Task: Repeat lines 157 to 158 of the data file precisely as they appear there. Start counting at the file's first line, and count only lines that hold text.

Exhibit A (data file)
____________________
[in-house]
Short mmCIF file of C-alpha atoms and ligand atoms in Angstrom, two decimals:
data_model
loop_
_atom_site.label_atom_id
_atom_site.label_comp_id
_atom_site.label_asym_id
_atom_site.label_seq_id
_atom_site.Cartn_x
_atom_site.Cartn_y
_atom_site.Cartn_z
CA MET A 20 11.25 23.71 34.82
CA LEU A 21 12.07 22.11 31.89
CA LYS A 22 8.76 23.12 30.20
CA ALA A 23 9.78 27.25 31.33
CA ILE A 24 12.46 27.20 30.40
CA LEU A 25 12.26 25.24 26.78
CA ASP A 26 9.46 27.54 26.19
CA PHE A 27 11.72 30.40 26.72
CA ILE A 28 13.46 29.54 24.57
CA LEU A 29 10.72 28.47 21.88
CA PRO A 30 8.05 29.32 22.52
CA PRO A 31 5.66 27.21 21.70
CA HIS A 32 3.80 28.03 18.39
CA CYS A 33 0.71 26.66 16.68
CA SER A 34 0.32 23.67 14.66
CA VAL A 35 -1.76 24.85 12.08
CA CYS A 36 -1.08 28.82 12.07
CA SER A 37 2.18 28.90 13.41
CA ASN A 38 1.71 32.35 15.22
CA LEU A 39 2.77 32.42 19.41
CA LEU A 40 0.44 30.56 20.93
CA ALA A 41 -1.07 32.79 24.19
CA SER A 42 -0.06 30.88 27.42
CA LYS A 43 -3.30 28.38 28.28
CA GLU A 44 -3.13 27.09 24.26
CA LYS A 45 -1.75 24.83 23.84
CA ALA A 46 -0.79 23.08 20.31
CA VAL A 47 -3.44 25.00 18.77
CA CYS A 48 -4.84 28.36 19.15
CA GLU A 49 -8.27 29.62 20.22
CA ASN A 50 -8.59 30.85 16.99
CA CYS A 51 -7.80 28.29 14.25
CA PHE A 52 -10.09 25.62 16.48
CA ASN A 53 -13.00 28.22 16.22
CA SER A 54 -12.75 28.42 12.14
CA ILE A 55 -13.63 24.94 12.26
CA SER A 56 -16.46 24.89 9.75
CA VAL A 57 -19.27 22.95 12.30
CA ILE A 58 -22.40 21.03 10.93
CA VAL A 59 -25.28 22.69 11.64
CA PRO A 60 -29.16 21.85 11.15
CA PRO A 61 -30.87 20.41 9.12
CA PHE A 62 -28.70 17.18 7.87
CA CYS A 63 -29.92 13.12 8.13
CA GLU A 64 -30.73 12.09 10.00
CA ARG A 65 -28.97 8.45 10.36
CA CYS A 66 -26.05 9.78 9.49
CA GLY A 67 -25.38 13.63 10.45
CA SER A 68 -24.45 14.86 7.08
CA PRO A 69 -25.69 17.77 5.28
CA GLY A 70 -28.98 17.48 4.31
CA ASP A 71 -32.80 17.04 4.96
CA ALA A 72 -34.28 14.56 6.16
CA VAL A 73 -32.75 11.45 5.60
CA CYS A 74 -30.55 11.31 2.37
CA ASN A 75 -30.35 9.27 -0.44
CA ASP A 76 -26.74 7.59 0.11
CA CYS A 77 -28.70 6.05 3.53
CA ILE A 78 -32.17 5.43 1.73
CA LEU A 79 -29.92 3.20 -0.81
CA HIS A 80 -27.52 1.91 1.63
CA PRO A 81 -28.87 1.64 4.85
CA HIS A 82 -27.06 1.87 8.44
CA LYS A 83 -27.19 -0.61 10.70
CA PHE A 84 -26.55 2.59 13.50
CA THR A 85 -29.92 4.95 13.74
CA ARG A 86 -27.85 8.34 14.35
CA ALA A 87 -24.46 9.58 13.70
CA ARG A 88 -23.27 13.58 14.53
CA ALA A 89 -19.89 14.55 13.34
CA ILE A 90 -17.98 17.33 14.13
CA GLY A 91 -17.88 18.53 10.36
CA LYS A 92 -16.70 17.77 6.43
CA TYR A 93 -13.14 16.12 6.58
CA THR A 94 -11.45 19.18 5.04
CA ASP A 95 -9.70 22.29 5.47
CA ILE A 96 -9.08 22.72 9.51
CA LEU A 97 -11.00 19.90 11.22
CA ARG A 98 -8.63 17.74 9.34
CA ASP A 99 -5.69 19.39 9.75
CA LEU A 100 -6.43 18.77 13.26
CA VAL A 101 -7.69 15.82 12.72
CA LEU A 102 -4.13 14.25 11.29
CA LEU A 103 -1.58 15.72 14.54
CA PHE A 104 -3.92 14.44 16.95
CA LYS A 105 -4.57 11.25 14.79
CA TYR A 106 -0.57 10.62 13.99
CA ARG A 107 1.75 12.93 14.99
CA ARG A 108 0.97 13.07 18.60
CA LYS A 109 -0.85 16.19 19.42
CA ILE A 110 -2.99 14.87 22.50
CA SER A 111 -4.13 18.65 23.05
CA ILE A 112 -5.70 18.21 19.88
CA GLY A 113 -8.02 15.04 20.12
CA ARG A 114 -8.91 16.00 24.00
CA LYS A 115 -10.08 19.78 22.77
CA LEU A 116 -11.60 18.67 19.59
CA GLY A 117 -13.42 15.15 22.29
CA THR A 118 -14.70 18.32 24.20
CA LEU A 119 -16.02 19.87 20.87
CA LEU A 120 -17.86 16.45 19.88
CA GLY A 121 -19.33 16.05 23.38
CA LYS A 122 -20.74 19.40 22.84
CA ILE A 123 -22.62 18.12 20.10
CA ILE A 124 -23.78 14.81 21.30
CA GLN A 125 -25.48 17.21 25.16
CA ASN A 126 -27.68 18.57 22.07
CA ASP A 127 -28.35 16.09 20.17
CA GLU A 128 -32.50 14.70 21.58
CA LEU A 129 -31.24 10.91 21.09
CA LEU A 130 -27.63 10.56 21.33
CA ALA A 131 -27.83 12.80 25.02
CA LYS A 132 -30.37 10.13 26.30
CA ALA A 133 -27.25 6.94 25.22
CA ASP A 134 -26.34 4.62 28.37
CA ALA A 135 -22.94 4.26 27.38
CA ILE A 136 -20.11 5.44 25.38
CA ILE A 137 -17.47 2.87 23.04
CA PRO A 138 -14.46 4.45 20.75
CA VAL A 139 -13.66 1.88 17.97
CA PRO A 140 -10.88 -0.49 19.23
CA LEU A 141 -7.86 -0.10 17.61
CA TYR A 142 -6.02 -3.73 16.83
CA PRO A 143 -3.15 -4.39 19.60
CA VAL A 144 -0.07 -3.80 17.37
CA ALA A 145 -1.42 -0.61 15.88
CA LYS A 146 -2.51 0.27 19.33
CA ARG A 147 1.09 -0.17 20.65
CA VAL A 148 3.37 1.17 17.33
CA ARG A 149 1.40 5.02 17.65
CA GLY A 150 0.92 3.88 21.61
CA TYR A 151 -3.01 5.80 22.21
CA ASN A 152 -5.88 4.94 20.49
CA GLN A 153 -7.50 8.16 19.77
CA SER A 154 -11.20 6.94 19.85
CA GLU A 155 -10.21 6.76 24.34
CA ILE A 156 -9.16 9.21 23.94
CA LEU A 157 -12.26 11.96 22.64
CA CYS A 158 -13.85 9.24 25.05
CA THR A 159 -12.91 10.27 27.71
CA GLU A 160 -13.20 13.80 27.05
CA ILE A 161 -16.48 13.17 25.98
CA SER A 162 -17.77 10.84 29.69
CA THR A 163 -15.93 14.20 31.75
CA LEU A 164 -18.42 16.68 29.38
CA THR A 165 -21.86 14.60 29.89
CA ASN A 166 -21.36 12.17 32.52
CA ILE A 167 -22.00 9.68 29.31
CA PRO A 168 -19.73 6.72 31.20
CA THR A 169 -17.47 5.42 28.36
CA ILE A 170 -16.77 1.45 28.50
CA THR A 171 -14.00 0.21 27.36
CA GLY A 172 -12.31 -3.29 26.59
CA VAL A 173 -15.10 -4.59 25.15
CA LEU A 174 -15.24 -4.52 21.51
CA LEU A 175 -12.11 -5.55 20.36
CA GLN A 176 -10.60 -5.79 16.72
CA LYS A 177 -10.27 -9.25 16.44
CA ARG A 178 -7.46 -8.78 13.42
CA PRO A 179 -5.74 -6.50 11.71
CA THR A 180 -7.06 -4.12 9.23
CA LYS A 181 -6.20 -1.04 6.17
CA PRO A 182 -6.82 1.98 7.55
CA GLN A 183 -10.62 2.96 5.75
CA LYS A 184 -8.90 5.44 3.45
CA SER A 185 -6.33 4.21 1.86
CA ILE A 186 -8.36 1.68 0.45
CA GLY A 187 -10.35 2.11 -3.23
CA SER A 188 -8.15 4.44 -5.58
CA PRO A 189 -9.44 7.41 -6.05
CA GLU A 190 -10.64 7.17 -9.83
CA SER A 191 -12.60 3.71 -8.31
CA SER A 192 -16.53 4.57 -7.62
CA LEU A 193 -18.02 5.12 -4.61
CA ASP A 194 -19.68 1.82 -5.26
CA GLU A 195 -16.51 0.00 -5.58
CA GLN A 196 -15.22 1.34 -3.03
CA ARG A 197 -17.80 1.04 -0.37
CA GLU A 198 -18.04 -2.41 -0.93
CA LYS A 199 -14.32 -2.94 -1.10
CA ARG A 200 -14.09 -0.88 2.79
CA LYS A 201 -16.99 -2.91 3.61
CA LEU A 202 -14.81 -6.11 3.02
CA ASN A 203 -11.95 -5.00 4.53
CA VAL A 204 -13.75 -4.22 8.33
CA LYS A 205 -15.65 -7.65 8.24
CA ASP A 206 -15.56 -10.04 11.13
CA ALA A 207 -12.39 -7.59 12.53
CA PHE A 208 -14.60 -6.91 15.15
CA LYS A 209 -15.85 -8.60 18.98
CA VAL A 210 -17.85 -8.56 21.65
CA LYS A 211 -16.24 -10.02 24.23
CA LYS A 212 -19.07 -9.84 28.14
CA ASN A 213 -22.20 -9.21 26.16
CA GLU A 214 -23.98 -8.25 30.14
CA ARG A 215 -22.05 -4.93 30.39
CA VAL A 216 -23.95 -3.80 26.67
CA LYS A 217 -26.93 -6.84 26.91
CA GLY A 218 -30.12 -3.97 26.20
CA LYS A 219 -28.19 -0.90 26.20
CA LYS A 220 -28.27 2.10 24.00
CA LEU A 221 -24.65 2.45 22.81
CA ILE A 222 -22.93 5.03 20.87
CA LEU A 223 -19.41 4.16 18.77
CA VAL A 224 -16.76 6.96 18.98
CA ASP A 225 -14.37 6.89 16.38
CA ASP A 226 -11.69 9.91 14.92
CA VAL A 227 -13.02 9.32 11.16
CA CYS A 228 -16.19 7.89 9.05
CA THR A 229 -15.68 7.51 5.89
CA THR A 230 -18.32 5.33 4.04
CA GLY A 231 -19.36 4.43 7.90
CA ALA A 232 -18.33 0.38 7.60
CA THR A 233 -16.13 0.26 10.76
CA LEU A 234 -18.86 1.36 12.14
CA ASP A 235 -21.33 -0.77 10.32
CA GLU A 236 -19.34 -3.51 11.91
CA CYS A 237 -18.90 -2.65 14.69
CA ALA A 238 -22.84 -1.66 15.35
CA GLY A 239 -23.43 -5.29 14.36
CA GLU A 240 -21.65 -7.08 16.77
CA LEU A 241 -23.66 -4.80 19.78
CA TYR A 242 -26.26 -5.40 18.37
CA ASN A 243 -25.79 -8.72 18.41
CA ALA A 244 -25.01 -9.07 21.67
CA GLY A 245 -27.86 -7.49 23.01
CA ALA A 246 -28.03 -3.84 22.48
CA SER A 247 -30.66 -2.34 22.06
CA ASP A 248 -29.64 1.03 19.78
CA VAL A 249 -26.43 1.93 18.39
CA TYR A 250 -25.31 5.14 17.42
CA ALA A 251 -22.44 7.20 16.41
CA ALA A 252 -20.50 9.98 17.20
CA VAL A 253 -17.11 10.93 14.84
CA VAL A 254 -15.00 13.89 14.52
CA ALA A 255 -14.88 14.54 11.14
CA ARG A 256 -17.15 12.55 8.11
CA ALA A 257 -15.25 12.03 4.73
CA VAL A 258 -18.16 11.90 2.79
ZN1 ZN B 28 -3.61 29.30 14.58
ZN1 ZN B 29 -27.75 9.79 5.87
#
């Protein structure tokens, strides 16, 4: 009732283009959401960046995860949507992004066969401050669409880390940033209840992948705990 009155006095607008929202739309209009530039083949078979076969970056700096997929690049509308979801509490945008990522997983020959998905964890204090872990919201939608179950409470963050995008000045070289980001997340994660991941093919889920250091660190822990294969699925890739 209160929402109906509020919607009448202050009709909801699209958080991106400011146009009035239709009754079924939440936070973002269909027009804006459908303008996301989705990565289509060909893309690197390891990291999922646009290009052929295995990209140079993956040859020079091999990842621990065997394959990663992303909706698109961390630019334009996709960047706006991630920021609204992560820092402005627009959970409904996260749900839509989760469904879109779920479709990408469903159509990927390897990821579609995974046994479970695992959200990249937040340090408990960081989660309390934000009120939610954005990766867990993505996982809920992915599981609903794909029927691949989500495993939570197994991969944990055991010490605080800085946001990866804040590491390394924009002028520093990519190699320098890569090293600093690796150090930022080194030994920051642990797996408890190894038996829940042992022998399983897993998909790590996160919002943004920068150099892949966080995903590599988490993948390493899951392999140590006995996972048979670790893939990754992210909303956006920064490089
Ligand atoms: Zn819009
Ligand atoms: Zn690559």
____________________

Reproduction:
CA THR A 165 -21.86 14.60 29.89
CA ASN A 166 -21.36 12.17 32.52